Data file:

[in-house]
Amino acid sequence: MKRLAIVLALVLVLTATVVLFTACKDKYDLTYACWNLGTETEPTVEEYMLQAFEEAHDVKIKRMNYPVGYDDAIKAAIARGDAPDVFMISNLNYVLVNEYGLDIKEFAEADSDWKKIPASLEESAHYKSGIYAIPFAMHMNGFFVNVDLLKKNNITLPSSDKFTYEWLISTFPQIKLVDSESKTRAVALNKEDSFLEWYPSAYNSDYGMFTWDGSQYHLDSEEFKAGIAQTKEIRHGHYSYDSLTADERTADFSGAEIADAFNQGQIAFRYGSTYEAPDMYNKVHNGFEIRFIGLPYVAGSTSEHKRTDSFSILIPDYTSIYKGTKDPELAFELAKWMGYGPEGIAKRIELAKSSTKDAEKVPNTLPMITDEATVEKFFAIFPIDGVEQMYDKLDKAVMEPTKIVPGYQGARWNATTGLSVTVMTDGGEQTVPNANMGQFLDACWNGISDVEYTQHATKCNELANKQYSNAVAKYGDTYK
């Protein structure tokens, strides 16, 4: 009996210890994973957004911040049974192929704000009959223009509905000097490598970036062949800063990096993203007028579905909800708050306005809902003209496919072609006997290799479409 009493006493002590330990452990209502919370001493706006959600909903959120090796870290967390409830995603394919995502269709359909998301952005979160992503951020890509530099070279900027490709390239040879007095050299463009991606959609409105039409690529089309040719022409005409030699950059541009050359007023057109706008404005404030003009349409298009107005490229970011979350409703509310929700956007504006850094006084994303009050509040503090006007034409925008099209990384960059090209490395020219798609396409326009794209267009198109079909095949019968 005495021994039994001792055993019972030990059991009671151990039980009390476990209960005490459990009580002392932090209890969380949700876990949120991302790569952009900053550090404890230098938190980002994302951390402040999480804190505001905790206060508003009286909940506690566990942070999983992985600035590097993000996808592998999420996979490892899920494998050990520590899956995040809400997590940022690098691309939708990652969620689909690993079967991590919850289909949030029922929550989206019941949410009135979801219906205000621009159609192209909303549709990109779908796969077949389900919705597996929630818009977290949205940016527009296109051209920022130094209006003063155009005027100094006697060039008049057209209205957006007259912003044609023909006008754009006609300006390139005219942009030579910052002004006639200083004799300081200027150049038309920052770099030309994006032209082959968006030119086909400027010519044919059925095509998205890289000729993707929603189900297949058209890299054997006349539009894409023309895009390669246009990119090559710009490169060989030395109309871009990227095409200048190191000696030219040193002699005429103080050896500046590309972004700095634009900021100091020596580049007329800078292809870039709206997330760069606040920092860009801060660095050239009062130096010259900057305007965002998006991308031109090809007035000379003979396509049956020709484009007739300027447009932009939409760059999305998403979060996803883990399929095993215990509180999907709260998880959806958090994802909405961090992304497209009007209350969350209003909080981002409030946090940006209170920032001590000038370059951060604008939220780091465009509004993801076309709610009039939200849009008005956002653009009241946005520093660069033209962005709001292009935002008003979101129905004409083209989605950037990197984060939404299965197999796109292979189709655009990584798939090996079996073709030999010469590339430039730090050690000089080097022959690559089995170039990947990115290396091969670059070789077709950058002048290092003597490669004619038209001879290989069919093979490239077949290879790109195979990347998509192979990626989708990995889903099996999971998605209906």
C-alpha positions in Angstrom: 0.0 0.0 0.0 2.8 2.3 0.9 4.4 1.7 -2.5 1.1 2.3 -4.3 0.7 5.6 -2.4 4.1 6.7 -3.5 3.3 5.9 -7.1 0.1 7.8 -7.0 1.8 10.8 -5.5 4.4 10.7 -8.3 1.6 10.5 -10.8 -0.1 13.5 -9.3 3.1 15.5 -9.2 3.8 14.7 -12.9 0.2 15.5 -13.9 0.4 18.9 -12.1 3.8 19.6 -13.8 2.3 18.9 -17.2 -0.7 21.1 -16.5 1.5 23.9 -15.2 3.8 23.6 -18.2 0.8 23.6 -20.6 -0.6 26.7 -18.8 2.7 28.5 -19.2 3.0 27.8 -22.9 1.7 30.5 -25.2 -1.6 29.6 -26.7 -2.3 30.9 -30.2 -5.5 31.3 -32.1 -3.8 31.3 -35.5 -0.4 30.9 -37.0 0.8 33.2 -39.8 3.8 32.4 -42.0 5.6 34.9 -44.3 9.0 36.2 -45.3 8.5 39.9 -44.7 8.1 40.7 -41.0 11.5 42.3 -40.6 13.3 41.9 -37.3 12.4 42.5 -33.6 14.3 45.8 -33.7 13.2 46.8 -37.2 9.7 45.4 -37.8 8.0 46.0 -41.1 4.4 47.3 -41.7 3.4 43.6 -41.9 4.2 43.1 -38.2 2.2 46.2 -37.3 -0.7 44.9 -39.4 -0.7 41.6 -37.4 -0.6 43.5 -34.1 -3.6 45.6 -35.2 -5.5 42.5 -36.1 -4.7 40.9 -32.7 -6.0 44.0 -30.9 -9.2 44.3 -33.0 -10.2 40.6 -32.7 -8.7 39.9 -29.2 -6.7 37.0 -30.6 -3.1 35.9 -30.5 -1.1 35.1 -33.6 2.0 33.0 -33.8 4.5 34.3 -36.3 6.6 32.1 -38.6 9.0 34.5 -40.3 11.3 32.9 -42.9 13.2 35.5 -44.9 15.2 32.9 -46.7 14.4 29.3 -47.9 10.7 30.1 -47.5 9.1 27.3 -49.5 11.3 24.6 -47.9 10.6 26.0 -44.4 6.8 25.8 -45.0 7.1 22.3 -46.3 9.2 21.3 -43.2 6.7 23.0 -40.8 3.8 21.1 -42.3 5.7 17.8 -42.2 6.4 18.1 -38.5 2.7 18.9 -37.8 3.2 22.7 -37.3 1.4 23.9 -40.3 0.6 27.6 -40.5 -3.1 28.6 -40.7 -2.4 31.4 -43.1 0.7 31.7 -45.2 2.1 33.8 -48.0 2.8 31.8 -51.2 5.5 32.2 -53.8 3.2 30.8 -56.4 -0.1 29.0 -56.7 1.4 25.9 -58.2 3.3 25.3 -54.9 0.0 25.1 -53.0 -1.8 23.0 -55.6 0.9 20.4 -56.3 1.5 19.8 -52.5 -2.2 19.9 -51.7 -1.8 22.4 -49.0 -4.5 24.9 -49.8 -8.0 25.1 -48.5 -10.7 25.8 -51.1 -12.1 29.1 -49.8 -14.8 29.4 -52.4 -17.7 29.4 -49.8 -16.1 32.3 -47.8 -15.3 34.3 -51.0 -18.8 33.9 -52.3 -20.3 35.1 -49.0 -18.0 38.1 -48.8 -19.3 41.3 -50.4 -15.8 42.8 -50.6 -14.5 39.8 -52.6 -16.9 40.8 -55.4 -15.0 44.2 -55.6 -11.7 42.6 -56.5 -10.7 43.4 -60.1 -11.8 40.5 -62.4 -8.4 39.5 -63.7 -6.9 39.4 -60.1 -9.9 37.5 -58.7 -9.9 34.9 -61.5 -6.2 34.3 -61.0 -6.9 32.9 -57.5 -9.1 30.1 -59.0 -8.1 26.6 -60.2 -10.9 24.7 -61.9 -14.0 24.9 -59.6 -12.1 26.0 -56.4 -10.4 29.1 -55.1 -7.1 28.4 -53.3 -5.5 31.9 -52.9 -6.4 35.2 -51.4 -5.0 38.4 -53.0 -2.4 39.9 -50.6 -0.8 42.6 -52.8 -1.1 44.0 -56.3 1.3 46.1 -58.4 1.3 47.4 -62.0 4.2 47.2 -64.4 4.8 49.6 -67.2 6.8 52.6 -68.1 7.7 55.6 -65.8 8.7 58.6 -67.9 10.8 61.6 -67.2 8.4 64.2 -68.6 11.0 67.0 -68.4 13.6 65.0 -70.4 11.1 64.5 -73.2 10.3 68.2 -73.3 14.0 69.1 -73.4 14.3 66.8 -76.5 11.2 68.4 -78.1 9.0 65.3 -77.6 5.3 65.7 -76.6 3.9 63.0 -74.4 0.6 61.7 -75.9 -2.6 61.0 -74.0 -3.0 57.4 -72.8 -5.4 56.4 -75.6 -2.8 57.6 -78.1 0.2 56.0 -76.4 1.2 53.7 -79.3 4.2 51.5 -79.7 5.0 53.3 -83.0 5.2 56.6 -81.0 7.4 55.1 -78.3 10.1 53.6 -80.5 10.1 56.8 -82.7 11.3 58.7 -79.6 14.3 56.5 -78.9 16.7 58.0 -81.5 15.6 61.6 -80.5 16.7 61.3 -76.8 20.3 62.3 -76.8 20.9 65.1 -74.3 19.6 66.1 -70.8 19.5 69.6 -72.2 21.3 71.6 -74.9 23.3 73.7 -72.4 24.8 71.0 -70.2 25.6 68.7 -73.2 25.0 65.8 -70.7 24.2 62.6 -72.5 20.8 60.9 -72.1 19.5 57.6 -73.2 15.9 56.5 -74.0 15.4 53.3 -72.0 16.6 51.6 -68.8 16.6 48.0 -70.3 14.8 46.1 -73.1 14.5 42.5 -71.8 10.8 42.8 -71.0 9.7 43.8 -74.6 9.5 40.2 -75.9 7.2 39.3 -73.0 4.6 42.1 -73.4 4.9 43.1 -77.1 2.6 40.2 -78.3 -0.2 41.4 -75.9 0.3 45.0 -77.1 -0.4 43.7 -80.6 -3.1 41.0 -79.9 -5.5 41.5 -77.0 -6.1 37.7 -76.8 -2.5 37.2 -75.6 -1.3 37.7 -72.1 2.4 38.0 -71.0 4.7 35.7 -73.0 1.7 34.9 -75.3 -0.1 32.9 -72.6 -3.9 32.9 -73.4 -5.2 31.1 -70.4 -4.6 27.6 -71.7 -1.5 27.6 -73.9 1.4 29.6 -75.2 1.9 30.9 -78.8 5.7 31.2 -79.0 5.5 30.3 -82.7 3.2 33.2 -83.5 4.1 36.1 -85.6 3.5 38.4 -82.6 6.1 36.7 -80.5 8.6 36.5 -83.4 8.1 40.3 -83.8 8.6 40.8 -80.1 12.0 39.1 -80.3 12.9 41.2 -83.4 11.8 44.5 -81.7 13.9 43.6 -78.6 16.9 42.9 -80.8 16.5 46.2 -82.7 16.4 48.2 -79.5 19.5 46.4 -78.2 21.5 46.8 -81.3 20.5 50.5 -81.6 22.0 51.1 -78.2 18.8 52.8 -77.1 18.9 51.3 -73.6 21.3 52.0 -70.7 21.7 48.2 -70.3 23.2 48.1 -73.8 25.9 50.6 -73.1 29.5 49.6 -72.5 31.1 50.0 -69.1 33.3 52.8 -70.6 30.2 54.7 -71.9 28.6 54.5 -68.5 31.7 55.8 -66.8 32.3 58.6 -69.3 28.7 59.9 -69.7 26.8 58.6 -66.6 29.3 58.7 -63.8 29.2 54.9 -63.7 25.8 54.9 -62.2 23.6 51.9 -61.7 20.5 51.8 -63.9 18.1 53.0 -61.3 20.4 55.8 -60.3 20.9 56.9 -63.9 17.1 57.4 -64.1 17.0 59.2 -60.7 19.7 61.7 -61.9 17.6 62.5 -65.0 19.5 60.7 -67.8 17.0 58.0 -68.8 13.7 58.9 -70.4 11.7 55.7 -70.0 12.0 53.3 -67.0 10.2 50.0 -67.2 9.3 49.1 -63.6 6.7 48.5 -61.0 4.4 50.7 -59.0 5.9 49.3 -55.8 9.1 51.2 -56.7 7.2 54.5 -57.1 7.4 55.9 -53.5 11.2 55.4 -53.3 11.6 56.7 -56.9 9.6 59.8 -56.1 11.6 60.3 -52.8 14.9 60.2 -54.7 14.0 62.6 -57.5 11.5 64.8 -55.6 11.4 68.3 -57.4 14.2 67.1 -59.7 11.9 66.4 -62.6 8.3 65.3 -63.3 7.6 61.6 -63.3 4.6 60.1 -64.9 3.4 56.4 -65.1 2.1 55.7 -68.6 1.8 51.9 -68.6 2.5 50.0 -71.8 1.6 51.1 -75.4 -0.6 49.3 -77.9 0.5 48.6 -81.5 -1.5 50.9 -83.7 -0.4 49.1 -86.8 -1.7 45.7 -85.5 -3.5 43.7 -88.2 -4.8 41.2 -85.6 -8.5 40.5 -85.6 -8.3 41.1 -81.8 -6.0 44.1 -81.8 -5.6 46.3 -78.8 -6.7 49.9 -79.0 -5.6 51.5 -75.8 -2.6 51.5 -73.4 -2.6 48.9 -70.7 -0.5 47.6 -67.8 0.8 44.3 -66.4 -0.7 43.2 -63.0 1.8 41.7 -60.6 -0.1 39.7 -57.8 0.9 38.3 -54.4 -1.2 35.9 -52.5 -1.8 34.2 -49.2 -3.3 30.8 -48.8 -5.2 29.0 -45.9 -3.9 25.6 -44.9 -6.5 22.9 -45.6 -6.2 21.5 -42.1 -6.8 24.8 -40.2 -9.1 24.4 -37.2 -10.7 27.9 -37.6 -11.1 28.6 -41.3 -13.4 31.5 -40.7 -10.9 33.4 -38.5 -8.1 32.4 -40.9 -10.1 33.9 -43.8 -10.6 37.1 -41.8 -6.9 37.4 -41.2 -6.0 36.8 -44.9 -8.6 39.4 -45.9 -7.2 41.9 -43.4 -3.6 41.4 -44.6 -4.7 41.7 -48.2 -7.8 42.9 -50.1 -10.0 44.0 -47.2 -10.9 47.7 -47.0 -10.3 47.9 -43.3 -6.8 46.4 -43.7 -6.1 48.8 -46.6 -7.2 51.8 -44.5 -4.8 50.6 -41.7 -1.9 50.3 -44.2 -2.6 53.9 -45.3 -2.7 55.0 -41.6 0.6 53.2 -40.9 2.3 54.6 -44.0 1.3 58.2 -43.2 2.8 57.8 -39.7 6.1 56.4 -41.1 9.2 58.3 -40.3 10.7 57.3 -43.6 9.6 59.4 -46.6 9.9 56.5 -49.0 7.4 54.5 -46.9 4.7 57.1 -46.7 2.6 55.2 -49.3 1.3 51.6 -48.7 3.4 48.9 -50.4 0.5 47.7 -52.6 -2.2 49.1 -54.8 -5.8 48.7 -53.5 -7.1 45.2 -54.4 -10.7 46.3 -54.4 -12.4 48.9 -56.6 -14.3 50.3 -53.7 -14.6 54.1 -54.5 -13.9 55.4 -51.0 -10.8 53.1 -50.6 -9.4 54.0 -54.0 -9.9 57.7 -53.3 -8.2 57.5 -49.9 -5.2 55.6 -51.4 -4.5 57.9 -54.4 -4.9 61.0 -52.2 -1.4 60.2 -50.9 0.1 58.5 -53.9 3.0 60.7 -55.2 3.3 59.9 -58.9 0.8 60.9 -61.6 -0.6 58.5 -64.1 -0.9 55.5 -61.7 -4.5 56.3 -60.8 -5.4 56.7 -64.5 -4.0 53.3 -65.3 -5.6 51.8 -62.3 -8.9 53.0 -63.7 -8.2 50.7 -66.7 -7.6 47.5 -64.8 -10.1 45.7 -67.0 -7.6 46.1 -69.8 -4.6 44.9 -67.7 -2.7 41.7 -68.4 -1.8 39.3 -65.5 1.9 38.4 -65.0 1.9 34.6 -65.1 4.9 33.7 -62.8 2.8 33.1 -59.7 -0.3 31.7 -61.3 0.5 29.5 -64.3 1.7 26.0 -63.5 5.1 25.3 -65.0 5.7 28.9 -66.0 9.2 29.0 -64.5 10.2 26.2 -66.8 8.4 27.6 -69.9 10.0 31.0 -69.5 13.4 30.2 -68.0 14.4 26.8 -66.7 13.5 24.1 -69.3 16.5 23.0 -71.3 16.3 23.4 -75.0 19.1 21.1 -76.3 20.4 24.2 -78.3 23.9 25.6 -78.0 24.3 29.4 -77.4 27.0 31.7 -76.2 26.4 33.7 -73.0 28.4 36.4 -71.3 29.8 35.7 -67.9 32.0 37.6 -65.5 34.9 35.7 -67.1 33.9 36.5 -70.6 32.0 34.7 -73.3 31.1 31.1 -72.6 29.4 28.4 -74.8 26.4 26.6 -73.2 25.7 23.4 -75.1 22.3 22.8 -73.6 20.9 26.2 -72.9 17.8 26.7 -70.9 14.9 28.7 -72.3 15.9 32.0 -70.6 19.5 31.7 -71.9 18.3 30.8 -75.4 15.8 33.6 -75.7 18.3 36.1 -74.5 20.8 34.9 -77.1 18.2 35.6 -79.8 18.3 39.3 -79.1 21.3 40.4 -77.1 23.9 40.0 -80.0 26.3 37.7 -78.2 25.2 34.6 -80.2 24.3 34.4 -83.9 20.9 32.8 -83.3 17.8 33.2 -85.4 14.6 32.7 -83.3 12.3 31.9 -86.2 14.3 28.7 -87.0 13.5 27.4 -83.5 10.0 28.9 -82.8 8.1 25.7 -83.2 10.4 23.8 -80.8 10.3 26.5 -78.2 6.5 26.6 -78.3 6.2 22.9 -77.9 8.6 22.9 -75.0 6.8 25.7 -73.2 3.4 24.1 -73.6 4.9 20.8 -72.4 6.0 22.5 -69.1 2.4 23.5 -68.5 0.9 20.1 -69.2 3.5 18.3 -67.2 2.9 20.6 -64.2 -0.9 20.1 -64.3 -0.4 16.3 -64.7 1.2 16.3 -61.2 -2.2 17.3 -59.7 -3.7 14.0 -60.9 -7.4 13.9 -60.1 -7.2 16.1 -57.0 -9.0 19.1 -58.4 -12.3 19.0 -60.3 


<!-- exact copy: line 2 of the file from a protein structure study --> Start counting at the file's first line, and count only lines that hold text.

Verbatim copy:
Amino acid sequence: MKRLAIVLALVLVLTATVVLFTACKDKYDLTYACWNLGTETEPTVEEYMLQAFEEAHDVKIKRMNYPVGYDDAIKAAIARGDAPDVFMISNLNYVLVNEYGLDIKEFAEADSDWKKIPASLEESAHYKSGIYAIPFAMHMNGFFVNVDLLKKNNITLPSSDKFTYEWLISTFPQIKLVDSESKTRAVALNKEDSFLEWYPSAYNSDYGMFTWDGSQYHLDSEEFKAGIAQTKEIRHGHYSYDSLTADERTADFSGAEIADAFNQGQIAFRYGSTYEAPDMYNKVHNGFEIRFIGLPYVAGSTSEHKRTDSFSILIPDYTSIYKGTKDPELAFELAKWMGYGPEGIAKRIELAKSSTKDAEKVPNTLPMITDEATVEKFFAIFPIDGVEQMYDKLDKAVMEPTKIVPGYQGARWNATTGLSVTVMTDGGEQTVPNANMGQFLDACWNGISDVEYTQHATKCNELANKQYSNAVAKYGDTYK